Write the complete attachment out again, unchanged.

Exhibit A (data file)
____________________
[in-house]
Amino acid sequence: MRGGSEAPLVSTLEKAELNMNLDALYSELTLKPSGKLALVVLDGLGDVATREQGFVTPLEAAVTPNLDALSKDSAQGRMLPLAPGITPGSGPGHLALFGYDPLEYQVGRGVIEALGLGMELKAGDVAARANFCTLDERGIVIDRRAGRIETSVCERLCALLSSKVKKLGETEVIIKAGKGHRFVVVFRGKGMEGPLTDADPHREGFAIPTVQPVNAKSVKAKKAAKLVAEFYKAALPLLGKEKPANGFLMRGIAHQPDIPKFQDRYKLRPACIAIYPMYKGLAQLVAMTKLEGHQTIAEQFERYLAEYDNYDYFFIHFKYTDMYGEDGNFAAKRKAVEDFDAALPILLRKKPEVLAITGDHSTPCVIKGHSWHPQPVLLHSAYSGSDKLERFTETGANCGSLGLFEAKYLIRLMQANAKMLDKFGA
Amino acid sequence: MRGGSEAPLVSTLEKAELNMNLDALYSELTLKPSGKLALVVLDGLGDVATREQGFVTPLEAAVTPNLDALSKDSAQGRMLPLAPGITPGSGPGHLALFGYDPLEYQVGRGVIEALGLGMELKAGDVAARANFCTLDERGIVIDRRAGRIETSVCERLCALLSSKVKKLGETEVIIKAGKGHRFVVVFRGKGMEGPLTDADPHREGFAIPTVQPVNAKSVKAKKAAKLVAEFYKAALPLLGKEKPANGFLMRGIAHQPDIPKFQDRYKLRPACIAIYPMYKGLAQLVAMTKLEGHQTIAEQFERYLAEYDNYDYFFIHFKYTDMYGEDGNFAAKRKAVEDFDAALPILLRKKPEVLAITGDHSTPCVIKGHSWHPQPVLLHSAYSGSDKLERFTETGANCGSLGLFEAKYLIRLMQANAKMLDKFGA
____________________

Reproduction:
[in-house]
Amino acid sequence: MRGGSEAPLVSTLEKAELNMNLDALYSELTLKPSGKLALVVLDGLGDVATREQGFVTPLEAAVTPNLDALSKDSAQGRMLPLAPGITPGSGPGHLALFGYDPLEYQVGRGVIEALGLGMELKAGDVAARANFCTLDERGIVIDRRAGRIETSVCERLCALLSSKVKKLGETEVIIKAGKGHRFVVVFRGKGMEGPLTDADPHREGFAIPTVQPVNAKSVKAKKAAKLVAEFYKAALPLLGKEKPANGFLMRGIAHQPDIPKFQDRYKLRPACIAIYPMYKGLAQLVAMTKLEGHQTIAEQFERYLAEYDNYDYFFIHFKYTDMYGEDGNFAAKRKAVEDFDAALPILLRKKPEVLAITGDHSTPCVIKGHSWHPQPVLLHSAYSGSDKLERFTETGANCGSLGLFEAKYLIRLMQANAKMLDKFGA
Amino acid sequence: MRGGSEAPLVSTLEKAELNMNLDALYSELTLKPSGKLALVVLDGLGDVATREQGFVTPLEAAVTPNLDALSKDSAQGRMLPLAPGITPGSGPGHLALFGYDPLEYQVGRGVIEALGLGMELKAGDVAARANFCTLDERGIVIDRRAGRIETSVCERLCALLSSKVKKLGETEVIIKAGKGHRFVVVFRGKGMEGPLTDADPHREGFAIPTVQPVNAKSVKAKKAAKLVAEFYKAALPLLGKEKPANGFLMRGIAHQPDIPKFQDRYKLRPACIAIYPMYKGLAQLVAMTKLEGHQTIAEQFERYLAEYDNYDYFFIHFKYTDMYGEDGNFAAKRKAVEDFDAALPILLRKKPEVLAITGDHSTPCVIKGHSWHPQPVLLHSAYSGSDKLERFTETGANCGSLGLFEAKYLIRLMQANAKMLDKFGA